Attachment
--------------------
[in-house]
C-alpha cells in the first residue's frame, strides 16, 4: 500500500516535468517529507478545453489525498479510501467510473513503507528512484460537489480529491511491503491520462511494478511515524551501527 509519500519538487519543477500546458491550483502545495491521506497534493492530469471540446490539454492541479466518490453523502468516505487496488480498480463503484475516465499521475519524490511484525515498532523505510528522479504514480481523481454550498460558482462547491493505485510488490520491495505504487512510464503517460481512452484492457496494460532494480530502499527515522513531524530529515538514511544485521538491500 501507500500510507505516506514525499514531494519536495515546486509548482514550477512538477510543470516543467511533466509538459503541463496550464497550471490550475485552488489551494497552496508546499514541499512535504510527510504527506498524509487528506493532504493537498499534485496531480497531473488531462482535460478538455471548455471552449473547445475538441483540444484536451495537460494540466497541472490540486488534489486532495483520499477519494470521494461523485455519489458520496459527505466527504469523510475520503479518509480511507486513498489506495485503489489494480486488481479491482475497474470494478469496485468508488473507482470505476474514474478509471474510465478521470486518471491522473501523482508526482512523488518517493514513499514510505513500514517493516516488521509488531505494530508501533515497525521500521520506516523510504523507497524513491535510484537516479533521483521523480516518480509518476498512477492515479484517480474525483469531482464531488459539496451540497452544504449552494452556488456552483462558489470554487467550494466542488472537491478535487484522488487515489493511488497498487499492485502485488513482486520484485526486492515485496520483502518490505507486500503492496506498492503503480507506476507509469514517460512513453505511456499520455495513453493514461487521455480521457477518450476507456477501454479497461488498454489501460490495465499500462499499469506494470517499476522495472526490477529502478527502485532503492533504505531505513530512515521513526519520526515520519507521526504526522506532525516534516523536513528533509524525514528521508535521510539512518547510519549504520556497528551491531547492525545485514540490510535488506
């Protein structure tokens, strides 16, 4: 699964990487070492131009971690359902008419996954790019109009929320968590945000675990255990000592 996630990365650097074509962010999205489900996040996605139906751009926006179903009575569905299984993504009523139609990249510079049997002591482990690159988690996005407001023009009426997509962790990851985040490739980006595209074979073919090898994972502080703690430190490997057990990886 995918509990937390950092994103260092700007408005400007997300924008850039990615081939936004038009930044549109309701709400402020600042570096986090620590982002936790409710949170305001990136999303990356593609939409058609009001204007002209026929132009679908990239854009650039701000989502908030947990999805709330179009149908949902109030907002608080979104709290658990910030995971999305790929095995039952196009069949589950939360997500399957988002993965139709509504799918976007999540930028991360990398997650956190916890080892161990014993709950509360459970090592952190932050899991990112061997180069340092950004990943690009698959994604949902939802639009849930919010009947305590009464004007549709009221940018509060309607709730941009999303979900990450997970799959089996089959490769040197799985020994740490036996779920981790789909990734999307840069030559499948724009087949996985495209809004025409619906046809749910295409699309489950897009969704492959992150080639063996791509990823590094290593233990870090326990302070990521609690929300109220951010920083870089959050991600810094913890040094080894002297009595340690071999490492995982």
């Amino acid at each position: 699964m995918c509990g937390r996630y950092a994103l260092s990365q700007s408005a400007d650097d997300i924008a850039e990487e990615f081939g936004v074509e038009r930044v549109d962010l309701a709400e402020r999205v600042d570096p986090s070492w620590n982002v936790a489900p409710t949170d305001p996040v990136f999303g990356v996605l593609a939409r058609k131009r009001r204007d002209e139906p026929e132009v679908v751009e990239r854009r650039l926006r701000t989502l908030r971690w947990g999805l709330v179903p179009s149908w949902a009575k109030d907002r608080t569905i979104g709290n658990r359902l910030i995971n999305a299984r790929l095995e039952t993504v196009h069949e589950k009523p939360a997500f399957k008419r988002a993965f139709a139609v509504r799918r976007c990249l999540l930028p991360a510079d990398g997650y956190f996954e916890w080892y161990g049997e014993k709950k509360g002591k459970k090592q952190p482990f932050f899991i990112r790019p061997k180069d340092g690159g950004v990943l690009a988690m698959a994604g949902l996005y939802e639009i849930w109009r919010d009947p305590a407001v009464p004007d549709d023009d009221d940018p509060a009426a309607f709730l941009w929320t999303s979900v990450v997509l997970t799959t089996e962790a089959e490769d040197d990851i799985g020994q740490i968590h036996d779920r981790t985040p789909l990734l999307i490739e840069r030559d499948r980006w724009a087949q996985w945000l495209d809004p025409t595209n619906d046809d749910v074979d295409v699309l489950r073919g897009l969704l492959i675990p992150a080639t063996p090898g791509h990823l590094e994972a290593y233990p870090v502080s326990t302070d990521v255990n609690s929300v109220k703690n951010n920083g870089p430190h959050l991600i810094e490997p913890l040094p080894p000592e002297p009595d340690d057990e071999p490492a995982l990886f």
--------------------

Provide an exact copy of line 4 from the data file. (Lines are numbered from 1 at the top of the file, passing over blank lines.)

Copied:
């Amino acid at each position: 699964m995918c509990g937390r996630y950092a994103l260092s990365q700007s408005a400007d650097d997300i924008a850039e990487e990615f081939g936004v074509e038009r930044v549109d962010l309701a709400e402020r999205v600042d570096p986090s070492w620590n982002v936790a489900p409710t949170d305001p996040v990136f999303g990356v996605l593609a939409r058609k131009r009001r204007d002209e139906p026929e132009v679908v751009e990239r854009r650039l926006r701000t989502l908030r971690w947990g999805l709330v179903p179009s149908w949902a009575k109030d907002r608080t569905i979104g709290n658990r359902l910030i995971n999305a299984r790929l095995e039952t993504v196009h069949e589950k009523p939360a997500f399957k008419r988002a993965f139709a139609v509504r799918r976007c990249l999540l930028p991360a510079d990398g997650y956190f996954e916890w080892y161990g049997e014993k709950k509360g002591k459970k090592q952190p482990f932050f899991i990112r790019p061997k180069d340092g690159g950004v990943l690009a988690m698959a994604g949902l996005y939802e639009i849930w109009r919010d009947p305590a407001v009464p004007d549709d023009d009221d940018p509060a009426a309607f709730l941009w929320t999303s979900v990450v997509l997970t799959t089996e962790a089959e490769d040197d990851i799985g020994q740490i968590h036996d779920r981790t985040p789909l990734l999307i490739e840069r030559d499948r980006w724009a087949q996985w945000l495209d809004p025409t595209n619906d046809d749910v074979d295409v699309l489950r073919g897009l969704l492959i675990p992150a080639t063996p090898g791509h990823l590094e994972a290593y233990p870090v502080s326990t302070d990521v255990n609690s929300v109220k703690n951010n920083g870089p430190h959050l991600i810094e490997p913890l040094p080894p000592e002297p009595d340690d057990e071999p490492a995982l990886f």